Eduardo Sánchez

Eduardo Sánchez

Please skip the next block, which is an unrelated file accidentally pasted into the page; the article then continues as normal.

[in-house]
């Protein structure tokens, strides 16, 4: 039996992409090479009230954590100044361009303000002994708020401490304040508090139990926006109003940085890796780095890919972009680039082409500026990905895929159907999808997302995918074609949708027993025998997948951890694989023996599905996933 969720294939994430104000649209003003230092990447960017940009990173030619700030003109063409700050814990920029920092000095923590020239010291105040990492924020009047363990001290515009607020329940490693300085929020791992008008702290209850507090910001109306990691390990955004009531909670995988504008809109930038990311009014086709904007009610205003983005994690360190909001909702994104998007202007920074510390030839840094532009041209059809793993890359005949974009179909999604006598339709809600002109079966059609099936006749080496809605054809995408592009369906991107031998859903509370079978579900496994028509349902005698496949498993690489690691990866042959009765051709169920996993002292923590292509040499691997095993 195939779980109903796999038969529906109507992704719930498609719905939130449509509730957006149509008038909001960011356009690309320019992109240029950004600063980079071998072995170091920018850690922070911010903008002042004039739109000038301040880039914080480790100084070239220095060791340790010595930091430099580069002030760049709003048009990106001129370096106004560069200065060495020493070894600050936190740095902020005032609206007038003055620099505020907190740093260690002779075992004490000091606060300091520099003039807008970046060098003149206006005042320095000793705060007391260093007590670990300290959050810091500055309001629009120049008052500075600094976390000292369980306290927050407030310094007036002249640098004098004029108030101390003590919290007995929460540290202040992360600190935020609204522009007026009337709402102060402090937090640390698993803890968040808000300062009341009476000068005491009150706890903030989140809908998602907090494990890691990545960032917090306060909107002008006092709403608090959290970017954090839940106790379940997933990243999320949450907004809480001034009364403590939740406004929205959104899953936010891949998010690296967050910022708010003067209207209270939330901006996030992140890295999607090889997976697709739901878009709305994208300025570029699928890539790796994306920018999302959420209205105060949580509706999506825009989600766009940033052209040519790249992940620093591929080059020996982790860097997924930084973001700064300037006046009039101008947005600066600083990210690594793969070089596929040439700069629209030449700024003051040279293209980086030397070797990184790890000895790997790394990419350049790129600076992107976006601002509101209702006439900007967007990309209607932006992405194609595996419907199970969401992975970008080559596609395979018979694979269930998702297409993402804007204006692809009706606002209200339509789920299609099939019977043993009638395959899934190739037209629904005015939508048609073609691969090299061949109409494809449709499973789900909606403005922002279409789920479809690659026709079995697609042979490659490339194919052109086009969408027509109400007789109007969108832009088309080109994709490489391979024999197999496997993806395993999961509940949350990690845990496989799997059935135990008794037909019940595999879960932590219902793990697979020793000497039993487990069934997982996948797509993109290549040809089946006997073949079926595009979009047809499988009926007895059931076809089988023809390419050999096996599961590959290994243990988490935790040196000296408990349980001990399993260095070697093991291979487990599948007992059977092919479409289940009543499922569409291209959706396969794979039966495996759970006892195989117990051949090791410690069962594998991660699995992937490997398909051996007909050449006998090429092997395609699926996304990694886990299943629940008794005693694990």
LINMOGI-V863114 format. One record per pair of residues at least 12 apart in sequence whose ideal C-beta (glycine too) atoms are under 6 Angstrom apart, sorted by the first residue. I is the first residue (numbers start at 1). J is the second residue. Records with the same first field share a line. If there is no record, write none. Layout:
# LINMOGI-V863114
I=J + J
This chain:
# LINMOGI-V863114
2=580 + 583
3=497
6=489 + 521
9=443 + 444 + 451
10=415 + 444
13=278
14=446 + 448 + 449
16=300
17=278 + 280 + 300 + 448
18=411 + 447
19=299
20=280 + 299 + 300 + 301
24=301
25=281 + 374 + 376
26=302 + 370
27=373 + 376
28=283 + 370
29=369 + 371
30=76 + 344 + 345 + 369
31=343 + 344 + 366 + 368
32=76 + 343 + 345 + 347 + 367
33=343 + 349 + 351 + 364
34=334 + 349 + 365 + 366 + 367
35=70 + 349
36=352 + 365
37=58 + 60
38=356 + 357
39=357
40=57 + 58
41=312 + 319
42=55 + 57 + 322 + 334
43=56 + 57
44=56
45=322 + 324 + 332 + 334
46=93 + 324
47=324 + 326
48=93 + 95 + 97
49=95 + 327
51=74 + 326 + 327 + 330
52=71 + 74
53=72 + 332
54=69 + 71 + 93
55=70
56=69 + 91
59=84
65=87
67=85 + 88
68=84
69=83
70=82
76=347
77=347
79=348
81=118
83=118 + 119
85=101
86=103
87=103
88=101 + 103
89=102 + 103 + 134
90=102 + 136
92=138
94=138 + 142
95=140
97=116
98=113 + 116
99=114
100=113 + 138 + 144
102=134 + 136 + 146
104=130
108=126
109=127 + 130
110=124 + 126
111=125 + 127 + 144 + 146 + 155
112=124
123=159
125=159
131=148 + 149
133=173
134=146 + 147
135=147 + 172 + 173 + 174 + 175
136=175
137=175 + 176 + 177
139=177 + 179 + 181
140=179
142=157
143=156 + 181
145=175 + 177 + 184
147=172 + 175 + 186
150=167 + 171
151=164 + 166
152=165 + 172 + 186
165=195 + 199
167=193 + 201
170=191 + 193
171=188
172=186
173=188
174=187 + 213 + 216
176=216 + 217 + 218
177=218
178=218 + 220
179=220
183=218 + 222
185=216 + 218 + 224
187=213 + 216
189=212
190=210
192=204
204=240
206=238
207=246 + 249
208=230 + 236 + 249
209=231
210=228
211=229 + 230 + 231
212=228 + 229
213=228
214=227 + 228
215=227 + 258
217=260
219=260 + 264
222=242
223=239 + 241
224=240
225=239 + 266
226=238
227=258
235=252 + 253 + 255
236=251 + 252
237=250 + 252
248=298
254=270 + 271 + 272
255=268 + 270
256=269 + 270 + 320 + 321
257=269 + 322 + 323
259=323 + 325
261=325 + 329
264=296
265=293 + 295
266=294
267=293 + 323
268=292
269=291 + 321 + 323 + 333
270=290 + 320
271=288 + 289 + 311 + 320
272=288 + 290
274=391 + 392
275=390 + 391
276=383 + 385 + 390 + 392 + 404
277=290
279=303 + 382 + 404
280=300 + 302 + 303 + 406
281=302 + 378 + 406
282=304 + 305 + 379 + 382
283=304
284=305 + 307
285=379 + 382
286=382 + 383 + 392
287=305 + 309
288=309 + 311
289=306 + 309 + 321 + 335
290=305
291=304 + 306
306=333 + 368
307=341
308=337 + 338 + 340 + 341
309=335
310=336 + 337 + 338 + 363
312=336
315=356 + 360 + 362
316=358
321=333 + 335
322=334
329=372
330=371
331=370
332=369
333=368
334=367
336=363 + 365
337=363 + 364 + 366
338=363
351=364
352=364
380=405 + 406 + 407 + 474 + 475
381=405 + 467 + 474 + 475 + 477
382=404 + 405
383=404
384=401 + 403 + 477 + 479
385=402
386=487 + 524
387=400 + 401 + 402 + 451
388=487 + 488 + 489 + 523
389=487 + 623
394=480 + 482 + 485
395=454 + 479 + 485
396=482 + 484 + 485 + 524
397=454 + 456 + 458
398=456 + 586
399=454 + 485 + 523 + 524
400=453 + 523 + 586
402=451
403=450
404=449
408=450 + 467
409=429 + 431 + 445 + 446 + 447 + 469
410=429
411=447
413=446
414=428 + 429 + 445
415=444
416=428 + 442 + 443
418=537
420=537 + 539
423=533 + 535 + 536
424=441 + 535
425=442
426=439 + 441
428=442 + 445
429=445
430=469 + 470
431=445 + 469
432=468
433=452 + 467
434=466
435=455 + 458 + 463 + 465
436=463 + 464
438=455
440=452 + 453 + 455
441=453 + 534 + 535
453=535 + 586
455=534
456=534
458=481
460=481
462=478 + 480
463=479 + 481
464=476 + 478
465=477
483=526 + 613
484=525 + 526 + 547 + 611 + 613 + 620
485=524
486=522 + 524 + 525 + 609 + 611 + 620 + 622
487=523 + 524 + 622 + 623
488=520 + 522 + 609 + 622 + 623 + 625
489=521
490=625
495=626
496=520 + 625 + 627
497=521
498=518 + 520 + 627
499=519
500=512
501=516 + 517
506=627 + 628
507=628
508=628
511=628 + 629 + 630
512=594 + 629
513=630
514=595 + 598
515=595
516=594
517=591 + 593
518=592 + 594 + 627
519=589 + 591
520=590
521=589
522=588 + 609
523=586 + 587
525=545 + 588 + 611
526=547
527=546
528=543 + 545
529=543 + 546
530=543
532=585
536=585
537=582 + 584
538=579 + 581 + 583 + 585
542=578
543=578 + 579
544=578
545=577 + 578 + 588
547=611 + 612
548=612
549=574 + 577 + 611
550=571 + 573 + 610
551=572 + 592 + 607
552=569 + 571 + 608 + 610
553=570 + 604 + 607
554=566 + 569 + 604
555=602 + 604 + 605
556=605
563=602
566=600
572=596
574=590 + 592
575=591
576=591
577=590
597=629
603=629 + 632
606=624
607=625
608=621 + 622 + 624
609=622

Years before, the filmmakers, friends and collaborators since film school at the University of Central Florida, had discovered that they both got a kick out of the intersection of horror and documentary. "Our common vision for this film," Sanchez told THE BOSTON GLOBE (July 11, 1999), "sprang from having felt the same fear as kids watching that stupid show 'In Search Of' with Leonard Nimoy. It still creeps us out." They came up with the inspired concept of casting three actors with improvisational skills to play student filmmakers who had come to investigate the Blair Witch and disappeared without a trace, except for their "found" footage. Having selected their actors, they embarked on an inventive shoot that thrust them and their production team into the role of the witch, hectoring the filmmakers during their eight-day ordeal in Maryland's Seneca Creek State Park, chosen for its varied terrain that could convince viewers the characters were lost in the middle of the woods. The cast and crew's exploits, which Sanchez and Myrick call method filmmaking, produced 20 hours of footage and some surprisingly naturalistic performances.In fact, the film taken by the actors proved so good that Sanchez and Myrick abandoned their original plan to use it only for the last half-hour of the film after vainly trying to incorporate their own 1940s-style newsreel and a reality-based TV show called "Mystical Occurrences." Recognizing that a coherent narrative existed in the "found" footage alone, they took the daring leap of making the movie a completely shaky-cam affair, and as Sanchez recalled in EMPIRE (November 1999): "We were definitely scared. We were scared we were making a piece of shit." Though "Blair Witch" was not for everyone's tastes, it definitely touched a nerve without showing any acts of violence, proving that the unseen is often more frightening than the seen. The universal terror of being out in the water and unable to touch bottom that "Jaws" (1975) exploited so well was certainly analogous to the archetypal fear of things that go bump in the night, and Sanchez and Myrick put horror back into the imagination of the viewer by revealing some very raw emotion on the faces of their worn-down actors.Sanchez was also responsible for creating the Blair Witch web site (, a repository for the mythology which helped drive the hype and spur interest in the movie. The site's deadpan look at the disappearance of the students, as if it were a continuing news story, gave no clue that the story was fiction, though the filmmakers certainly never tried to pawn it off as truth on the interview trail. They had originally hoped to sell it to cable and make a modest return on a film that Sanchez has joked "cost about as much as a new Ford Taurus with all the options," but when its debut at Sundance led to a deal in excess of $1 million from Artisan Entertainment, they still had no idea of what was to come. Material originally intended for the film appeared as the pseudo-documentary "The Curse of the Blair Witch" on the Sci-fi Channel just prior to the film's July release and helped fuel a runaway box office. By November it had grossed over $140 million domestically, a testament not just to clever marketing but to two men who had set out to scare people and created a video verite masterpiece in the process.